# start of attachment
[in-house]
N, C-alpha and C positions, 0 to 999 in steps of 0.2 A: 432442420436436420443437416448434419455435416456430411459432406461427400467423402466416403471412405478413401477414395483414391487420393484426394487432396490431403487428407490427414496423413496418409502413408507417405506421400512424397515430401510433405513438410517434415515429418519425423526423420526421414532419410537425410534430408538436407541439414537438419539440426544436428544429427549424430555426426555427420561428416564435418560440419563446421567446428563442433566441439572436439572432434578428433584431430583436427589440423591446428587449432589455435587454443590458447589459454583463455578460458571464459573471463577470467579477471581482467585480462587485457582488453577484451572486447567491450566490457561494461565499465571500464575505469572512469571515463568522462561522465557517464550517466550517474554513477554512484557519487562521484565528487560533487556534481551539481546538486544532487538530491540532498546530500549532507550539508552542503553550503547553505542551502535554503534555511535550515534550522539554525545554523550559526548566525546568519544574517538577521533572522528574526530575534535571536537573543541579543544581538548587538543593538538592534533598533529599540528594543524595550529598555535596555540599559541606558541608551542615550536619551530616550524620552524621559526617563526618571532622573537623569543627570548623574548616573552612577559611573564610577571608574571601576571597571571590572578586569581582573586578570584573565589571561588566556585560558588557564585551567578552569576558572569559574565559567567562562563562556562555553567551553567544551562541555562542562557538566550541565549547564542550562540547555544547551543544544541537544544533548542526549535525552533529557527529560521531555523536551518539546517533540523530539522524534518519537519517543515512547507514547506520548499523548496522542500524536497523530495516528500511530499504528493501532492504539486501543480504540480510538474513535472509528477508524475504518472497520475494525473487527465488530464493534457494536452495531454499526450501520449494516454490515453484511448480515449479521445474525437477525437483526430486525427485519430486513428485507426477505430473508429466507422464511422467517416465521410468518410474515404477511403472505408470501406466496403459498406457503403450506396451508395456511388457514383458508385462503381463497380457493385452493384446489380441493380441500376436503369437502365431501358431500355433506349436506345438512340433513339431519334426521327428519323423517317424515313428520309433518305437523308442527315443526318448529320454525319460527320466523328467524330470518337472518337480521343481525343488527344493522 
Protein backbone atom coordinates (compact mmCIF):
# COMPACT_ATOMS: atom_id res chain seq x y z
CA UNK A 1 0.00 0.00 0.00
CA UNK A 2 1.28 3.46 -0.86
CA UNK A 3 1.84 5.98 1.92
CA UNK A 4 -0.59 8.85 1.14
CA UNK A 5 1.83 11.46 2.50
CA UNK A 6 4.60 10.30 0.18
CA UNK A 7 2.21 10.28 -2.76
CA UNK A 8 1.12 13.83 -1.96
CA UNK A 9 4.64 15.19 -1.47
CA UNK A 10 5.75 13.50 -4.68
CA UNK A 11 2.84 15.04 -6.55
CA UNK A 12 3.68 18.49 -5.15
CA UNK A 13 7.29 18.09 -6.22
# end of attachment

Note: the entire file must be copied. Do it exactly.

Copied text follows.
[in-house]
N, C-alpha and C positions, 0 to 999 in steps of 0.2 A: 432442420436436420443437416448434419455435416456430411459432406461427400467423402466416403471412405478413401477414395483414391487420393484426394487432396490431403487428407490427414496423413496418409502413408507417405506421400512424397515430401510433405513438410517434415515429418519425423526423420526421414532419410537425410534430408538436407541439414537438419539440426544436428544429427549424430555426426555427420561428416564435418560440419563446421567446428563442433566441439572436439572432434578428433584431430583436427589440423591446428587449432589455435587454443590458447589459454583463455578460458571464459573471463577470467579477471581482467585480462587485457582488453577484451572486447567491450566490457561494461565499465571500464575505469572512469571515463568522462561522465557517464550517466550517474554513477554512484557519487562521484565528487560533487556534481551539481546538486544532487538530491540532498546530500549532507550539508552542503553550503547553505542551502535554503534555511535550515534550522539554525545554523550559526548566525546568519544574517538577521533572522528574526530575534535571536537573543541579543544581538548587538543593538538592534533598533529599540528594543524595550529598555535596555540599559541606558541608551542615550536619551530616550524620552524621559526617563526618571532622573537623569543627570548623574548616573552612577559611573564610577571608574571601576571597571571590572578586569581582573586578570584573565589571561588566556585560558588557564585551567578552569576558572569559574565559567567562562563562556562555553567551553567544551562541555562542562557538566550541565549547564542550562540547555544547551543544544541537544544533548542526549535525552533529557527529560521531555523536551518539546517533540523530539522524534518519537519517543515512547507514547506520548499523548496522542500524536497523530495516528500511530499504528493501532492504539486501543480504540480510538474513535472509528477508524475504518472497520475494525473487527465488530464493534457494536452495531454499526450501520449494516454490515453484511448480515449479521445474525437477525437483526430486525427485519430486513428485507426477505430473508429466507422464511422467517416465521410468518410474515404477511403472505408470501406466496403459498406457503403450506396451508395456511388457514383458508385462503381463497380457493385452493384446489380441493380441500376436503369437502365431501358431500355433506349436506345438512340433513339431519334426521327428519323423517317424515313428520309433518305437523308442527315443526318448529320454525319460527320466523328467524330470518337472518337480521343481525343488527344493522 
Protein backbone atom coordinates (compact mmCIF):
# COMPACT_ATOMS: atom_id res chain seq x y z
CA UNK A 1 0.00 0.00 0.00
CA UNK A 2 1.28 3.46 -0.86
CA UNK A 3 1.84 5.98 1.92
CA UNK A 4 -0.59 8.85 1.14
CA UNK A 5 1.83 11.46 2.50
CA UNK A 6 4.60 10.30 0.18
CA UNK A 7 2.21 10.28 -2.76
CA UNK A 8 1.12 13.83 -1.96
CA UNK A 9 4.64 15.19 -1.47
CA UNK A 10 5.75 13.50 -4.68
CA UNK A 11 2.84 15.04 -6.55
CA UNK A 12 3.68 18.49 -5.15
CA UNK A 13 7.29 18.09 -6.22